WHA says it won't let the mold situation get away from it again — but residents are wary

Representatives of WHA say that mold problems won’t get away from them in the future: after the pandemic, the authority will go back to its regular, biannual inspections on units, and hopefully will catch these problems before they become a crisis. It’s unclear yet whether those inspections will now include official mold tests.

In the meantime, Hamilton has a message for residents stuck in the hotels.

“I put myself in their position, how would I feel. And you know, going to the hotel or in a corporate apartment is fine for a while. But if you have a home and this is their home, this is their, you know, I get emotional when I talk about it, because this is where this … This is their home, this is what they know. So we want them back in their homes. And we're gonna work as hard and we're working as hard as we can," Hamilton said, asking anyone who knew of contractors who would do remediation work to contact WHA.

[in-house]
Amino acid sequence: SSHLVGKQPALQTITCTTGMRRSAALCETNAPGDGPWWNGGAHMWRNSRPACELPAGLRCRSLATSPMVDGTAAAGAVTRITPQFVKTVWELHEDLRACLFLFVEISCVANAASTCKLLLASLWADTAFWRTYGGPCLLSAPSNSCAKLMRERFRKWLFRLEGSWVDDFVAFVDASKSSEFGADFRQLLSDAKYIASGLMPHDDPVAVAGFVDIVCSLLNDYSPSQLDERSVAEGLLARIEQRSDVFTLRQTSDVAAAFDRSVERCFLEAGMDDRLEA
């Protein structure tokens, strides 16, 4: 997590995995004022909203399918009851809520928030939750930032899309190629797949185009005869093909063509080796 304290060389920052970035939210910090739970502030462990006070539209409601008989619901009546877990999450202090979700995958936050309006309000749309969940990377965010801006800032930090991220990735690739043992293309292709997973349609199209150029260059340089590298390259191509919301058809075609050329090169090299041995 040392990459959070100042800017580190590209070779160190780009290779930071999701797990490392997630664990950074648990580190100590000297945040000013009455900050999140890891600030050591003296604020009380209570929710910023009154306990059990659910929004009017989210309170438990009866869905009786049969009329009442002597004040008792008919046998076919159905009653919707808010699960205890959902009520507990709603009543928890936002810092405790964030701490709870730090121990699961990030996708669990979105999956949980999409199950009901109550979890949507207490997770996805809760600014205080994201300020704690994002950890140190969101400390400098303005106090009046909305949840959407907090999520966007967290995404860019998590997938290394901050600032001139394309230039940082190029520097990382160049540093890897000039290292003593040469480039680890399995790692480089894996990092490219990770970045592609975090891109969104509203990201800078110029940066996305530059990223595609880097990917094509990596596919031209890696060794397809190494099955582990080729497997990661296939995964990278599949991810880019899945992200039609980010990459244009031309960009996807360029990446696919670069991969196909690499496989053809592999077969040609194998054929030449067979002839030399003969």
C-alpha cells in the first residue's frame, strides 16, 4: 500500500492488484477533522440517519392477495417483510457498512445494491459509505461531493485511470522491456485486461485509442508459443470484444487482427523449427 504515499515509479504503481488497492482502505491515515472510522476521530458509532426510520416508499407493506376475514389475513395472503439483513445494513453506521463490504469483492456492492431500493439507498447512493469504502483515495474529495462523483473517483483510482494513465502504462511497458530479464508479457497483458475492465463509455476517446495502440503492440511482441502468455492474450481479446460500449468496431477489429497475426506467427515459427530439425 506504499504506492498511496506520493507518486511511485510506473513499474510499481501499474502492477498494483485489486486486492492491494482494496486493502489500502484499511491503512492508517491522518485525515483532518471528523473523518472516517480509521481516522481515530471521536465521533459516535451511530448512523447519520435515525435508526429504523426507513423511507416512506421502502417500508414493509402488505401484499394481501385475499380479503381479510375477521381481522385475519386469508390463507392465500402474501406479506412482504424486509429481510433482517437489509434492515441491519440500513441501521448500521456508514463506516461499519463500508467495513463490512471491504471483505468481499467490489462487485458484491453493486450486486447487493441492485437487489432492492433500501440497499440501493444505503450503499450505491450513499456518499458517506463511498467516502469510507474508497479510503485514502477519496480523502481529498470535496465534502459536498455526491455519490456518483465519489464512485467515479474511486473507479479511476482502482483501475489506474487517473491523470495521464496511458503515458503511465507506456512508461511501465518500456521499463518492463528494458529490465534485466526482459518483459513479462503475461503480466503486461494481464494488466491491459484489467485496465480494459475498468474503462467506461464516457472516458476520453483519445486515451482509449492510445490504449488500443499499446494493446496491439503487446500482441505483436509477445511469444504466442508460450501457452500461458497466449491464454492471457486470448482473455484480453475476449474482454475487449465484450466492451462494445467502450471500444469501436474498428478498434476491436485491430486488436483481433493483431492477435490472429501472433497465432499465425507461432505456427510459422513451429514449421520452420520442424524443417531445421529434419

Hamilton has kind words to share, but for some residents and their families, it feels like WHA doesn’t care at all. Many residents who spoke to WHQR said the authority isn't offering updates and, when they call, they often have difficulty getting information. WHA has offered few specifics on how they're dealing with the current crisis — let alone how they'll prevent a future one.

And for Erieka Lamberth, it’s too late. She was killed in August -- struck by a car walking home to her hotel. She was 36.

Her sister says, had she lived, returning home to a storage container full of ruined belongings — would have been devastating.